As I was talking to people in the #SLCSQL user group last night, someone suggested that we can also monitor that dummy SA login to watch for attacks. It is a great idea and plan to include monitoring on the new log in.

Lars Rasmussen suggested I have a user on each server that will always be there to handle running jobs and other database needs.  I plan to include this too so that when I don’t have a proper SA log in, I will still have a log in that can handle all my fun stuff.

By doing all of this, my SA won’t bite me anymore.

T-SQL Tuesday is a blog party started by Adam Machanic (b|t) just over five years ago.  This month it is hosted by Kenneth Fisher (b|t).

Biting – Bits and Bytes

A few weeks ago I found myself talking with a network engineer.  We were discussing why my data being transferred over a network was slow.  It was a small database and I didn’t understand why if we have a 1 gigabit connection, my 1 gigabyte database was slow moving over it.  I am still working this concept in my head and would love feedback of how to help me understand it better.

A bit is one binary digit of 0 or 1.  One kilo-bit (kb) is 1000 bits, One Megabit(Mb) is 1,000,000 bits and One Gigabit (Gb) is 1,000,000,000 bits. Bits are always represented as b whereas Bytes are represented as B.  Bits focus on the data being moved over the wire between two telecommunication devices and are moved as binary.  Usually the speed is measured in seconds for example 8kbps means you moved 8000 bits or 8 kilo-bits in a second between two telecommunication points. Moving 8000 binary digits in a second isn’t too bad…right?  So why is my stuff moving slow.  Isn’t that close to moving  an 8KB SQL page?  No, let’s keep going.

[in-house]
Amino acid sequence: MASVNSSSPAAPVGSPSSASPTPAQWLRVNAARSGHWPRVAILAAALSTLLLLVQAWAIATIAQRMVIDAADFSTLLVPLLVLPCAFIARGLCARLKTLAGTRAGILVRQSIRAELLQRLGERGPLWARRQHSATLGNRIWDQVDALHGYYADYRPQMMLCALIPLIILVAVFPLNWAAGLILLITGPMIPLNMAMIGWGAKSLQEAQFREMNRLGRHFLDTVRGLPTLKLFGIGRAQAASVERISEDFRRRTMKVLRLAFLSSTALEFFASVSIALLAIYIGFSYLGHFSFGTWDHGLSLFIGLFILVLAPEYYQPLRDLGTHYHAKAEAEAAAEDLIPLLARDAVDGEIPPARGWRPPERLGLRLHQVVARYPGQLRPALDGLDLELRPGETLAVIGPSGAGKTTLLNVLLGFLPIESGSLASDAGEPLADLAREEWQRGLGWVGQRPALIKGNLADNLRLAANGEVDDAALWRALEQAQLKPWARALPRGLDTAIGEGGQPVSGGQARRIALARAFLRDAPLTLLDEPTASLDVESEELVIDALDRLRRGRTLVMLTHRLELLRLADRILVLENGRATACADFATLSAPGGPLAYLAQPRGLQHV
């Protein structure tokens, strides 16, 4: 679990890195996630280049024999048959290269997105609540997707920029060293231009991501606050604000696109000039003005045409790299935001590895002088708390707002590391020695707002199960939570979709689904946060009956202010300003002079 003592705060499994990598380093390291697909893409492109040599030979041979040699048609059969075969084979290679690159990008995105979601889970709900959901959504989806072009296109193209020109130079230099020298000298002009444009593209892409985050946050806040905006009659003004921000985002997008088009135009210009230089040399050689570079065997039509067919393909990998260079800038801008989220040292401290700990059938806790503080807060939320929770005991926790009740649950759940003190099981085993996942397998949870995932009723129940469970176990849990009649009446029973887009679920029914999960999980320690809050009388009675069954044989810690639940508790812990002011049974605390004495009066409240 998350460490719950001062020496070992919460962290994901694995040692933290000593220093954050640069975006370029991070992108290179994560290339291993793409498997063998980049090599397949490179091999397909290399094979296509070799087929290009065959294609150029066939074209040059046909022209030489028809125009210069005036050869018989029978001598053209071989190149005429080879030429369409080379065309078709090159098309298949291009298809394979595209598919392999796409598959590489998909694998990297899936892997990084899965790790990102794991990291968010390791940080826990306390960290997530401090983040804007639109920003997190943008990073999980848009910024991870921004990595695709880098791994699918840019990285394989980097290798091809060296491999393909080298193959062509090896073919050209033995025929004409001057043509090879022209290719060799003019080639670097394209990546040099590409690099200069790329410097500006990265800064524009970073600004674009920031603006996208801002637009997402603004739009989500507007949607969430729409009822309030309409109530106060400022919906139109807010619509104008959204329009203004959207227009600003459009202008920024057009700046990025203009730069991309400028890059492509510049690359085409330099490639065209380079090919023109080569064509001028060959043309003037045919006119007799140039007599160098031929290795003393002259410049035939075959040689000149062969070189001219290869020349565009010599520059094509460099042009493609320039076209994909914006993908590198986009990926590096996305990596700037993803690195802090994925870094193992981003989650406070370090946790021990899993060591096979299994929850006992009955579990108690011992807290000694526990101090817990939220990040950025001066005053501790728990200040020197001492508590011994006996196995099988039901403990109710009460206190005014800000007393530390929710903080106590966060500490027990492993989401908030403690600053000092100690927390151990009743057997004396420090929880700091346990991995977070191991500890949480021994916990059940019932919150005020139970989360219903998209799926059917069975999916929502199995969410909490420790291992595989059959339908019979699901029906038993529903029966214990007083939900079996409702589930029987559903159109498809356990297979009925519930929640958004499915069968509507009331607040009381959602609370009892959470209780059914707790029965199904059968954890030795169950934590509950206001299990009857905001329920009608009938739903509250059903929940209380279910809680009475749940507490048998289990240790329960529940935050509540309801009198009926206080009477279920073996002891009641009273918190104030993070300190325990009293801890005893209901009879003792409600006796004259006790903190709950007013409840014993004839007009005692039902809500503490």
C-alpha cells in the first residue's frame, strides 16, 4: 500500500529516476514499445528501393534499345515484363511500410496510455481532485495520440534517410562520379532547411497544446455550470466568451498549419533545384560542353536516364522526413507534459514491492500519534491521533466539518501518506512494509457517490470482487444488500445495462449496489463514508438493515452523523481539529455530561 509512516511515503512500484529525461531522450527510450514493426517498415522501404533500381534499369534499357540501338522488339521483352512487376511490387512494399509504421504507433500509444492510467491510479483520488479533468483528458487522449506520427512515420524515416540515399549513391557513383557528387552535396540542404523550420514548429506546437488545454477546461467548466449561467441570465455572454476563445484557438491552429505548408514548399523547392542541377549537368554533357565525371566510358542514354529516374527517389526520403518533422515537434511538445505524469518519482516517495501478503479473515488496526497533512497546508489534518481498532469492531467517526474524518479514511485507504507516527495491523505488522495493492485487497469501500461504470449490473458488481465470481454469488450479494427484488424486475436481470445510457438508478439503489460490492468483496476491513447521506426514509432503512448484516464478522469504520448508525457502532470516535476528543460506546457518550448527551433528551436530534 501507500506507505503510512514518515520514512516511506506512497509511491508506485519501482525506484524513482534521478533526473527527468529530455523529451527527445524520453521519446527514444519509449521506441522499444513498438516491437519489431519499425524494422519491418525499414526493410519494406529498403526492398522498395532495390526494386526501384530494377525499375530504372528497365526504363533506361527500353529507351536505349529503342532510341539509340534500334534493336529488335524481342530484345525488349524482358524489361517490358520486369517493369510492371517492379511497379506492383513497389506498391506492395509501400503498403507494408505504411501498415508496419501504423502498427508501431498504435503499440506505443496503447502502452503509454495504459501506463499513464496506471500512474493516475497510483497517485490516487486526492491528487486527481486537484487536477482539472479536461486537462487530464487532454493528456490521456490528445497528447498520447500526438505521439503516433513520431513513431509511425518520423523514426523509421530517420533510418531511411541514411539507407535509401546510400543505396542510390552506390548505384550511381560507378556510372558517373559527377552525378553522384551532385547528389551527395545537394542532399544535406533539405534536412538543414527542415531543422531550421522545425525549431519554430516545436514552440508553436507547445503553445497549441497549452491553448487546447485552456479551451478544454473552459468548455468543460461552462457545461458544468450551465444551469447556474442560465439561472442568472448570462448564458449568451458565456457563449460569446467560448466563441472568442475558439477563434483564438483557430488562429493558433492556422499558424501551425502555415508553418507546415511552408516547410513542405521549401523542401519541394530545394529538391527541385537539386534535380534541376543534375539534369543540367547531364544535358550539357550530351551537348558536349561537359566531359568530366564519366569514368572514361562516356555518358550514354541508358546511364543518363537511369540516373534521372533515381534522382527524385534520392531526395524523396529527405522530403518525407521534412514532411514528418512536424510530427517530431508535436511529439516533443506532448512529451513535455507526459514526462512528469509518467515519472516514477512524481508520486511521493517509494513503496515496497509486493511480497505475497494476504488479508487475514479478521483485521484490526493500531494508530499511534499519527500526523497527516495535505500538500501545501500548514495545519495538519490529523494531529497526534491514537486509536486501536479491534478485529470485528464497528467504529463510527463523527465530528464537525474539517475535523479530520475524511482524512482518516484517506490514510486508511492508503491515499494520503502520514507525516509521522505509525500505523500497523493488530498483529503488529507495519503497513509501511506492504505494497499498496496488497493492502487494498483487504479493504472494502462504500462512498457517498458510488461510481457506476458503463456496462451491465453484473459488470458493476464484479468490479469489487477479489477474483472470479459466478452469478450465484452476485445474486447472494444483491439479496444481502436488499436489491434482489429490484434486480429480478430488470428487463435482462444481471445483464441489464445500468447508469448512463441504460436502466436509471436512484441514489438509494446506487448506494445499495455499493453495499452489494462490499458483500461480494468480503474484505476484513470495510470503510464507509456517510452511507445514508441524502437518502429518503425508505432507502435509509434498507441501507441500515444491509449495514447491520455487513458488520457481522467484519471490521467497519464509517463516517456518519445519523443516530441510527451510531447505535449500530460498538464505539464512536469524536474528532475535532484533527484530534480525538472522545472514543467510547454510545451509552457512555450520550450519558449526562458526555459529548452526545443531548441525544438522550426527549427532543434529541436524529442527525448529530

One Byte is equal to 8 bits.  One Kilobytes (KB) is 1024 bytes or 8192 bits. One Megabyte (MB) is 1,048,576 bytes or 8,388,608 bits and for fun, lets do Gigabytes.  One Gigabyte (GB) is 1,073,741,824 bytes or 8,589,934,592 bits.  This is a lot of math and there are wonderful calculators around to help you compute your current and desired throughput.

On to our next interesting fact: To go over the wire, your Bytes are being transferred into bits and then back up to Bytes on the other end.  So if your connection is 8kbps (remember that is kilo-bits per second) you are only moving about 1000 Bytes per second.  Let’s look at my gigabit connection. If I am moving one gigabit per second (1gbps) then I am only moving (I am rounding) about 120 Megabytes (MB) per second. That is a big difference that what I thought I should be moving.

I know there are a lot of cool ways to move data faster, but this is a concept that every DBA should keep at the back of their mind even if it is just to perform a party trick to make your network engineer friends feel included.

Happy Biting!